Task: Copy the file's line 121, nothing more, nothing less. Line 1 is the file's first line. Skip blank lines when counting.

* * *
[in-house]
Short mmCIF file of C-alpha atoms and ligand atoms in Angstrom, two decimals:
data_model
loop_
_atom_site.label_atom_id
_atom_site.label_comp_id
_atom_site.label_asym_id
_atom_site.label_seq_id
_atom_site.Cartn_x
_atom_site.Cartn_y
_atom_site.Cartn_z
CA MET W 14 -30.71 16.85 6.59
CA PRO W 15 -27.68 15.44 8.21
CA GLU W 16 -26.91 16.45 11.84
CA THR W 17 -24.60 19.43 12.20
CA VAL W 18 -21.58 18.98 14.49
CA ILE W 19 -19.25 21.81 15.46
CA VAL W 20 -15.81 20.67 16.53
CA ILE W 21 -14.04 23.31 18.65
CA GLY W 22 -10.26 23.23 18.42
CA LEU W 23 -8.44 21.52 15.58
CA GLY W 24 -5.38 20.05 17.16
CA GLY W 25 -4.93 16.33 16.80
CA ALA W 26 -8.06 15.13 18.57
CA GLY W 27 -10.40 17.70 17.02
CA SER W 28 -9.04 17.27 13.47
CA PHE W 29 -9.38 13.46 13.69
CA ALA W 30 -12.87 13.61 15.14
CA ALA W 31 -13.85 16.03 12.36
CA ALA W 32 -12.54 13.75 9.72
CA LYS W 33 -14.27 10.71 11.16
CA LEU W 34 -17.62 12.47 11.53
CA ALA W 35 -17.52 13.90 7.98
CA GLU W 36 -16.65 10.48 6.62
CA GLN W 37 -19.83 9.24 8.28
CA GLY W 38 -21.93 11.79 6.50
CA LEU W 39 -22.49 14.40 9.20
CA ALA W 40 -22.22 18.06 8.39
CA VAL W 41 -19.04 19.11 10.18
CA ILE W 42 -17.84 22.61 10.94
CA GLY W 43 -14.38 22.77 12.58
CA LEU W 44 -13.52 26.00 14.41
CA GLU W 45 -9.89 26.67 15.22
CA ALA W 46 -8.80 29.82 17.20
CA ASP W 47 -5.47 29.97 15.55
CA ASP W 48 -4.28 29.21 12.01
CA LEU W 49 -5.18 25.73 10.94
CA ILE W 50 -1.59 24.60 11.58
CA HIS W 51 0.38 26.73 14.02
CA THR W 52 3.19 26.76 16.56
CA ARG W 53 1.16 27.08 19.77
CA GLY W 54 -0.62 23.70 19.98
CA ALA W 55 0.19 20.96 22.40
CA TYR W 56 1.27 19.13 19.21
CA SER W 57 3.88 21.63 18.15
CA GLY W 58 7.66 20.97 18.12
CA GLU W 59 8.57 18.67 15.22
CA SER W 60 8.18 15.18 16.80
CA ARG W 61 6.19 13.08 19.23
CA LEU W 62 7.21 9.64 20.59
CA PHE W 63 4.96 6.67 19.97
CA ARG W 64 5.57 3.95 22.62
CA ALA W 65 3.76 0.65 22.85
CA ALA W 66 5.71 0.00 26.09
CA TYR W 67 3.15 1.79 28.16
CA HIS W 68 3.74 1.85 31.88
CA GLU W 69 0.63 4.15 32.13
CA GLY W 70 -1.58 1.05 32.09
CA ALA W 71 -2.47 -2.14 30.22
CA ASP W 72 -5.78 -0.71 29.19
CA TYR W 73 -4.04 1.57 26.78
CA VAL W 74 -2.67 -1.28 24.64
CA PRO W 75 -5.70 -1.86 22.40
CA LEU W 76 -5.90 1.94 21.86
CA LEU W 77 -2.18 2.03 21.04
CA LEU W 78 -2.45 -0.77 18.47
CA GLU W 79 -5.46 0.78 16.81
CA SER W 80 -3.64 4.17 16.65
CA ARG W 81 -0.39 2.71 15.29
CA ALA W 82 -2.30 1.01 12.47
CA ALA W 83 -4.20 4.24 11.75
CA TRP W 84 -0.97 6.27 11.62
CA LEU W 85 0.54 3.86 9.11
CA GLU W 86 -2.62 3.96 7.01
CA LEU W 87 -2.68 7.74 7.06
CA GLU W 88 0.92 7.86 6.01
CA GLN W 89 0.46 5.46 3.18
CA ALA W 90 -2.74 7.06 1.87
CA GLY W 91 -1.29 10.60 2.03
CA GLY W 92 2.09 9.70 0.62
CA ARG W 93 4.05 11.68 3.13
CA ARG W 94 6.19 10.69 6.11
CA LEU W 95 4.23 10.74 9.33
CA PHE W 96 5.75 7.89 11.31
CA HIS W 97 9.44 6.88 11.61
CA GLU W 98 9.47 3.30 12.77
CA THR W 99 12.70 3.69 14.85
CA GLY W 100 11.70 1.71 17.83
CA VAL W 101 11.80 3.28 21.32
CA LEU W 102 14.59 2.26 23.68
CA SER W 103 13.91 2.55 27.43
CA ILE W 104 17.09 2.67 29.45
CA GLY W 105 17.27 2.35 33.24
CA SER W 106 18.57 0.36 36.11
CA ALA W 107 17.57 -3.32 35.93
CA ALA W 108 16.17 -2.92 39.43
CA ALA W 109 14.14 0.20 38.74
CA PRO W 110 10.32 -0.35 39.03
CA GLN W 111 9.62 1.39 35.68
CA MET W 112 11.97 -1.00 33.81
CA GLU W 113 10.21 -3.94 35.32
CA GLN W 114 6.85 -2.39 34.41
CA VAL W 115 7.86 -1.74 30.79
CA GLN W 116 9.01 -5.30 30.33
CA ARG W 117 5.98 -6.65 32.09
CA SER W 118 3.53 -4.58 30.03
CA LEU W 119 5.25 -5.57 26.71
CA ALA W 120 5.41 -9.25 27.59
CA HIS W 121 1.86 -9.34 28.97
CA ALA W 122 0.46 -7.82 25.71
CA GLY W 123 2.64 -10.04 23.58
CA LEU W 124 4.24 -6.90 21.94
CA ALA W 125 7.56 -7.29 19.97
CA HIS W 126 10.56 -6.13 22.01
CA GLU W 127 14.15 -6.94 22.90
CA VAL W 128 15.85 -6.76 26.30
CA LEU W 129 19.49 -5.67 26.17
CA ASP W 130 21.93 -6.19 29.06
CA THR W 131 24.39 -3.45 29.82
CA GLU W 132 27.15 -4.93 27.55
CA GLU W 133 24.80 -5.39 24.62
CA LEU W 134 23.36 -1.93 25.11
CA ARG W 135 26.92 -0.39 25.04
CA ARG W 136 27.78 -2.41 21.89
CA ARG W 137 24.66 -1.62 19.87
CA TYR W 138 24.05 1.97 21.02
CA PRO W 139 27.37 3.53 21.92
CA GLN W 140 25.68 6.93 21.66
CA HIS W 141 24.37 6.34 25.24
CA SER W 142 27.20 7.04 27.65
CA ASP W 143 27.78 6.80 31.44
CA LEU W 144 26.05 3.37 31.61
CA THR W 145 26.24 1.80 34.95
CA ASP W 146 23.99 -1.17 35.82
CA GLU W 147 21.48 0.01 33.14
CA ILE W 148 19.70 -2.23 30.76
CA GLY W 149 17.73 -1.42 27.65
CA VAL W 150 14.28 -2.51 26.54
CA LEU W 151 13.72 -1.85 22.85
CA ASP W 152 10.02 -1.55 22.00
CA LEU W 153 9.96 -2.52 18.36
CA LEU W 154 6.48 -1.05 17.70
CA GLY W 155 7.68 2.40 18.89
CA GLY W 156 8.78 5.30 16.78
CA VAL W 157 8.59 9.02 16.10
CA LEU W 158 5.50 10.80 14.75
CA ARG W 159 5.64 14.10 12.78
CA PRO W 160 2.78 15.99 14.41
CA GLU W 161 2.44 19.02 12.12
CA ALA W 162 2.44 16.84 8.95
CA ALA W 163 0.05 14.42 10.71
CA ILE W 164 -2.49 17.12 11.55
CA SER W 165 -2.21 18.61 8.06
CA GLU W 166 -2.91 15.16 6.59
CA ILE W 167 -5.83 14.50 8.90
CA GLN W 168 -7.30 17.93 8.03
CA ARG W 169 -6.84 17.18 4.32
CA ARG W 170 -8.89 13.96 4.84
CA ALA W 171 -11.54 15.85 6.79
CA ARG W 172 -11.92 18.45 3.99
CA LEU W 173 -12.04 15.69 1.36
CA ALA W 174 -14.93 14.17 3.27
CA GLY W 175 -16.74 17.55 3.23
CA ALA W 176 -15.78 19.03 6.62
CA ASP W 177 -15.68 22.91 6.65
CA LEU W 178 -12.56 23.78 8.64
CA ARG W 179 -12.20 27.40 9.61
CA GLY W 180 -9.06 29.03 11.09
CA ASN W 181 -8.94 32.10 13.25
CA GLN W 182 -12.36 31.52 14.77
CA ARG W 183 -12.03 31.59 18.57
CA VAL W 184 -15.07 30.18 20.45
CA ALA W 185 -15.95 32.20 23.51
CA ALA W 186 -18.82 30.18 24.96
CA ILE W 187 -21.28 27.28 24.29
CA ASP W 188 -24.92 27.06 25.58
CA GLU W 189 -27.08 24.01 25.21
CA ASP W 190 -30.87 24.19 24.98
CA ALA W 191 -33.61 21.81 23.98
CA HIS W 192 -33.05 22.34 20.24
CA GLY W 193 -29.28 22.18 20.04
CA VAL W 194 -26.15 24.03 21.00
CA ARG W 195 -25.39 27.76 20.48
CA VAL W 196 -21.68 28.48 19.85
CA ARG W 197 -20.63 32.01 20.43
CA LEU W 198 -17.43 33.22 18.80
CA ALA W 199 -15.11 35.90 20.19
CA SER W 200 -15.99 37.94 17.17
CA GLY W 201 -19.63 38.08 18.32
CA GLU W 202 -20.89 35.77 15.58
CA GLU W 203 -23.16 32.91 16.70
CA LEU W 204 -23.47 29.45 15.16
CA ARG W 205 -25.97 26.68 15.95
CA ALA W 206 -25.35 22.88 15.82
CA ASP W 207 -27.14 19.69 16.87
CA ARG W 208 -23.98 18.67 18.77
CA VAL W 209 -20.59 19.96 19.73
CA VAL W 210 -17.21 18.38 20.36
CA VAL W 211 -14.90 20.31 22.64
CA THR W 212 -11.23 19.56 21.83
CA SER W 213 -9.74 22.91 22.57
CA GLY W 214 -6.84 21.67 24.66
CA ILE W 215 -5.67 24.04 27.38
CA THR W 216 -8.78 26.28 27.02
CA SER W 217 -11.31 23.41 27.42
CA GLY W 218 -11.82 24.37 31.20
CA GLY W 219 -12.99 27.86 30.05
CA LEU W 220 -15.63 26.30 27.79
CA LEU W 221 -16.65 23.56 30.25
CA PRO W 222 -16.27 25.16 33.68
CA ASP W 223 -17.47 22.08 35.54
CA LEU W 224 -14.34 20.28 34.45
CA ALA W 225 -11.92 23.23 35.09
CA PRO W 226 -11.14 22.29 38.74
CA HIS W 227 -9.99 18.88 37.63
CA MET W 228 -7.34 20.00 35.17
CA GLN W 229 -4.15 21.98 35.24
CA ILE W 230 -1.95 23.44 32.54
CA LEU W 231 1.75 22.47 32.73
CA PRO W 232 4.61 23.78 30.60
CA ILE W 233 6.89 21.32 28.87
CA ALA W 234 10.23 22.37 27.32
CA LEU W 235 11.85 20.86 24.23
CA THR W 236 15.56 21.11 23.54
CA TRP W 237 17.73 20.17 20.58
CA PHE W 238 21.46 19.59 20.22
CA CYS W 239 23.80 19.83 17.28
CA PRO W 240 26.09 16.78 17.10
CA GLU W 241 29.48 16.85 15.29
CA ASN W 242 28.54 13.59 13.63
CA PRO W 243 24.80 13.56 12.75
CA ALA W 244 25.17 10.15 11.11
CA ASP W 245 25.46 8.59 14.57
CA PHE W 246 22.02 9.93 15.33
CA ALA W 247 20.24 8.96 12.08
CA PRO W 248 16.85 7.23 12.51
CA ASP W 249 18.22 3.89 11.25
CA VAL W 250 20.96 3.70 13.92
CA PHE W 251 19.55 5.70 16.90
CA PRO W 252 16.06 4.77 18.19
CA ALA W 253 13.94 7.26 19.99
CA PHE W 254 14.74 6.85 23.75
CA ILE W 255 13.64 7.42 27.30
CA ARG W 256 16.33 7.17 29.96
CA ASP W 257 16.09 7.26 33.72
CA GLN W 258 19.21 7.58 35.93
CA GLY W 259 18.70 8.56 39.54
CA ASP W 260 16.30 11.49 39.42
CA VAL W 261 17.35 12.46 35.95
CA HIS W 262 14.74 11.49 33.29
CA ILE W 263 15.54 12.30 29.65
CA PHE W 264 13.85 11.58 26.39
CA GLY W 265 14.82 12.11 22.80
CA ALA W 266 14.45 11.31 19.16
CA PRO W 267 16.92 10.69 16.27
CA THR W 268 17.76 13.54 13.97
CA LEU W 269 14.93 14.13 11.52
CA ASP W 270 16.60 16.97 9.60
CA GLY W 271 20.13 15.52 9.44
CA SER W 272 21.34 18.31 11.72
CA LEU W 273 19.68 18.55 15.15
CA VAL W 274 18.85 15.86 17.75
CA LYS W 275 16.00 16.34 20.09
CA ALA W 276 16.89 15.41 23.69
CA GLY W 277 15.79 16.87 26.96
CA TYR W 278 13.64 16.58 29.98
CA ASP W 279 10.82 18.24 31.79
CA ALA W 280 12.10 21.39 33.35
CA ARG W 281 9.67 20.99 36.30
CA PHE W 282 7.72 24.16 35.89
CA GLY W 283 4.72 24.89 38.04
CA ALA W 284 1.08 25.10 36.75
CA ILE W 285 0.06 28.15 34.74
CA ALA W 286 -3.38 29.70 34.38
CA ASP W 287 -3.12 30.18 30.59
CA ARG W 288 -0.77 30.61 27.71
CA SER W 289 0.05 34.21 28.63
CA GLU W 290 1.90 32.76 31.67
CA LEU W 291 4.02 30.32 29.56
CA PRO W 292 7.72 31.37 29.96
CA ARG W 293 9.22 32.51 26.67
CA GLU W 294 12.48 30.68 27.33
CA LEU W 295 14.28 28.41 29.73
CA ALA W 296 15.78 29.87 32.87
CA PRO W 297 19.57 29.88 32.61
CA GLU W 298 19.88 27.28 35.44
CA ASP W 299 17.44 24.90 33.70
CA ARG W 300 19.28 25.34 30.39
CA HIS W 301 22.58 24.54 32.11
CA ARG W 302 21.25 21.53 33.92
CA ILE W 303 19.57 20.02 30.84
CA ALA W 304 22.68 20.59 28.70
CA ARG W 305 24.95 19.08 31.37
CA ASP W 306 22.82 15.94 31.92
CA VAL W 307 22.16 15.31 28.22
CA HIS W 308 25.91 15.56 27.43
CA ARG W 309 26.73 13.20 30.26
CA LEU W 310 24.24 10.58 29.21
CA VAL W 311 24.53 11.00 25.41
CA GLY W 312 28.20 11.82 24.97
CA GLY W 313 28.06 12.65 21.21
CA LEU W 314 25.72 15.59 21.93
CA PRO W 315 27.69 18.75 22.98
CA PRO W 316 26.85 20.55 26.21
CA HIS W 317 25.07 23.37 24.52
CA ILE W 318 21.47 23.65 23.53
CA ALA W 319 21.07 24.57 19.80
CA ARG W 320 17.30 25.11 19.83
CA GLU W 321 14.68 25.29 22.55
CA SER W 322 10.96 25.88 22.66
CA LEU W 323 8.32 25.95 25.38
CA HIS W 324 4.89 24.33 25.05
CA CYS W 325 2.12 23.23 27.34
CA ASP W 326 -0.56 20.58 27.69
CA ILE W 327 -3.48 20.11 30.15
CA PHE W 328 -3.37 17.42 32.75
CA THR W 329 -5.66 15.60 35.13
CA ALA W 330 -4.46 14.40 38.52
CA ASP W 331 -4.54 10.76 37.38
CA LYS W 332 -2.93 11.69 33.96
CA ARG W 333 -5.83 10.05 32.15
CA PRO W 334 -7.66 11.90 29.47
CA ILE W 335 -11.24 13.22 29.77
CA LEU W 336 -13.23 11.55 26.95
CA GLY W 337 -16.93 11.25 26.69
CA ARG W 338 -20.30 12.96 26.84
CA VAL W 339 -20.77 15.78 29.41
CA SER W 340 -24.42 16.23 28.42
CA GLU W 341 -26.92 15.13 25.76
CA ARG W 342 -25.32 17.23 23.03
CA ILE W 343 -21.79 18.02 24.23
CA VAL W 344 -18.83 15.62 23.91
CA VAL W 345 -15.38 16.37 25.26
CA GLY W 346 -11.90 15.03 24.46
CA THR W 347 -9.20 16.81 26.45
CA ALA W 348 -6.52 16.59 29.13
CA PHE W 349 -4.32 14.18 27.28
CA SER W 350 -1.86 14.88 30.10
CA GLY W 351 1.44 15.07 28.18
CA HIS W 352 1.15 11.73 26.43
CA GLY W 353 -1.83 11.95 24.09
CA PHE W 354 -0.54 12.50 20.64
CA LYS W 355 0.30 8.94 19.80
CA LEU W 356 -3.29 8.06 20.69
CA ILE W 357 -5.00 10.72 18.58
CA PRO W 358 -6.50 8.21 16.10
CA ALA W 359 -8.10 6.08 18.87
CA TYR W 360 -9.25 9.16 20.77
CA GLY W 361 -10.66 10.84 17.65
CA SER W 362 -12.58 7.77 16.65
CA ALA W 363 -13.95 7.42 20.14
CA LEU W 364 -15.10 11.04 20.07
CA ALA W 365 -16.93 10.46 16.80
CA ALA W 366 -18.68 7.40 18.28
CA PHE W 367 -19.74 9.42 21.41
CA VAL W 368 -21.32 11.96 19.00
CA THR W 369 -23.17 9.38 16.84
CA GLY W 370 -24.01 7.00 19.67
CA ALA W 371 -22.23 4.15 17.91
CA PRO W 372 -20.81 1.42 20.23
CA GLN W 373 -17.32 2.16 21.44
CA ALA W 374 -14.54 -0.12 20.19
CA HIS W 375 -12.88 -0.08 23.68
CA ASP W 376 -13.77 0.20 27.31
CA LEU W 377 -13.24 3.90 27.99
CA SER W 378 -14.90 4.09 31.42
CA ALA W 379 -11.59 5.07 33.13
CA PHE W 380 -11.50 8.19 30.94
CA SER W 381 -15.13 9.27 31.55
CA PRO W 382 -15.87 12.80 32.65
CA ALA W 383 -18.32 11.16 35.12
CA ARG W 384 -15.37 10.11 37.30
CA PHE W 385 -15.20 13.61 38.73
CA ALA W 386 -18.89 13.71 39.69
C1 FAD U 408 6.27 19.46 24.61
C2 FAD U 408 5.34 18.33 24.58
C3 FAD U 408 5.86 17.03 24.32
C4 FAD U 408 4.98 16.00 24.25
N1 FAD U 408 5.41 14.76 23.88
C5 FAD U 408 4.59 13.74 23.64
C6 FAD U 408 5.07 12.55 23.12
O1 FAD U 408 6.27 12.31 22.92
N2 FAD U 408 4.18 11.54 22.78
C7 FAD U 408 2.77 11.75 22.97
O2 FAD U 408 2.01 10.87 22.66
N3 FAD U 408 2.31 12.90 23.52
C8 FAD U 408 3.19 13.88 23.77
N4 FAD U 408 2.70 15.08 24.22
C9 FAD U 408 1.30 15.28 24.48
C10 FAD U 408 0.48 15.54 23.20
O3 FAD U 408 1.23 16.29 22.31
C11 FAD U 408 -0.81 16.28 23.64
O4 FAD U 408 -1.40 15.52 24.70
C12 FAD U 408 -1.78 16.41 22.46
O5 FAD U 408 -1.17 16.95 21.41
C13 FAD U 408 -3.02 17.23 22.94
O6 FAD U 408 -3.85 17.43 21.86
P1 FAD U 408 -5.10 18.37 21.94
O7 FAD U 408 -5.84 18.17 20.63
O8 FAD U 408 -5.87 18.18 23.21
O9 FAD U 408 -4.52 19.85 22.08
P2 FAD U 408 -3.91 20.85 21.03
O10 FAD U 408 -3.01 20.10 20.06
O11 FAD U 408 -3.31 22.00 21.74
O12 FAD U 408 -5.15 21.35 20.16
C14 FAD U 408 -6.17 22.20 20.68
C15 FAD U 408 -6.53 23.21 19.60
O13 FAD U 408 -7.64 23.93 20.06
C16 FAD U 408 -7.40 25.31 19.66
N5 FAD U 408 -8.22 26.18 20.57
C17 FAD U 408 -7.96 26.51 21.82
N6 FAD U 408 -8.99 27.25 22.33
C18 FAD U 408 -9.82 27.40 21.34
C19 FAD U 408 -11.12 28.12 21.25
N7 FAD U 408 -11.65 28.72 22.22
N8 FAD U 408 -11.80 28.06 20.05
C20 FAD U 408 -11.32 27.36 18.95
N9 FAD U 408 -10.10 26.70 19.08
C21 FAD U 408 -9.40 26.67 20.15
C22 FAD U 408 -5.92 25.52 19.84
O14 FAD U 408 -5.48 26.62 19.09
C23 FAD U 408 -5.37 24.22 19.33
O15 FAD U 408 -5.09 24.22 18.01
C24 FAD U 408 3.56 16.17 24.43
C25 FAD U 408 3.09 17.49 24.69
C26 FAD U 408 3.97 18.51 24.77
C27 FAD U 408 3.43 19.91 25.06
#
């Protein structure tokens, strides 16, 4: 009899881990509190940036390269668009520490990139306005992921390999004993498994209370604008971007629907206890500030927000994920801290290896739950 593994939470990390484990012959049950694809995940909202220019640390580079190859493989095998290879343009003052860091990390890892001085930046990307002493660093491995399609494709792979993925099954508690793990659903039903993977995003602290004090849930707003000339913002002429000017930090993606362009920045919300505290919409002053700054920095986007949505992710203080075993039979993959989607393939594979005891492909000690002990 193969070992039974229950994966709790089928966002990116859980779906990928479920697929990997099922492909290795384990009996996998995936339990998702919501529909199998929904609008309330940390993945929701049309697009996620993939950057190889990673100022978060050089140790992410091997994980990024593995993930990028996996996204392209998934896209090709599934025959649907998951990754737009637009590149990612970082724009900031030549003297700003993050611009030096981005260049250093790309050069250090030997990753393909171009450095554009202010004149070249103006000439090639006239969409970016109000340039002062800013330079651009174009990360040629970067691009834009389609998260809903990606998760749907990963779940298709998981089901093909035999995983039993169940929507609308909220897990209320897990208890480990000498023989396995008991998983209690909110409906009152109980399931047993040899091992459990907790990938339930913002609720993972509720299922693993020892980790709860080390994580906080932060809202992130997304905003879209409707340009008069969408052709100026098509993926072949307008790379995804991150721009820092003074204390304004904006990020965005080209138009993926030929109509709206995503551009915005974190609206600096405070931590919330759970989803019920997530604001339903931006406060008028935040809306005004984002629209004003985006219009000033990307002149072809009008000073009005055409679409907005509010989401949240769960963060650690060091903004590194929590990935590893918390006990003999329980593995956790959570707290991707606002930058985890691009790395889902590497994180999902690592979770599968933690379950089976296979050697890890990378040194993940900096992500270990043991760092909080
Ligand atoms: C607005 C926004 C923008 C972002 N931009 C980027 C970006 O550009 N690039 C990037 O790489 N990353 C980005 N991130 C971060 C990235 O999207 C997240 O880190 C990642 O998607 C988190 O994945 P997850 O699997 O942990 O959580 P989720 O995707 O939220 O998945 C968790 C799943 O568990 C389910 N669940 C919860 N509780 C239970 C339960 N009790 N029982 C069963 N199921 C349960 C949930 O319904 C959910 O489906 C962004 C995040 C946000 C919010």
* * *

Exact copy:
CA GLY W 123 2.64 -10.04 23.58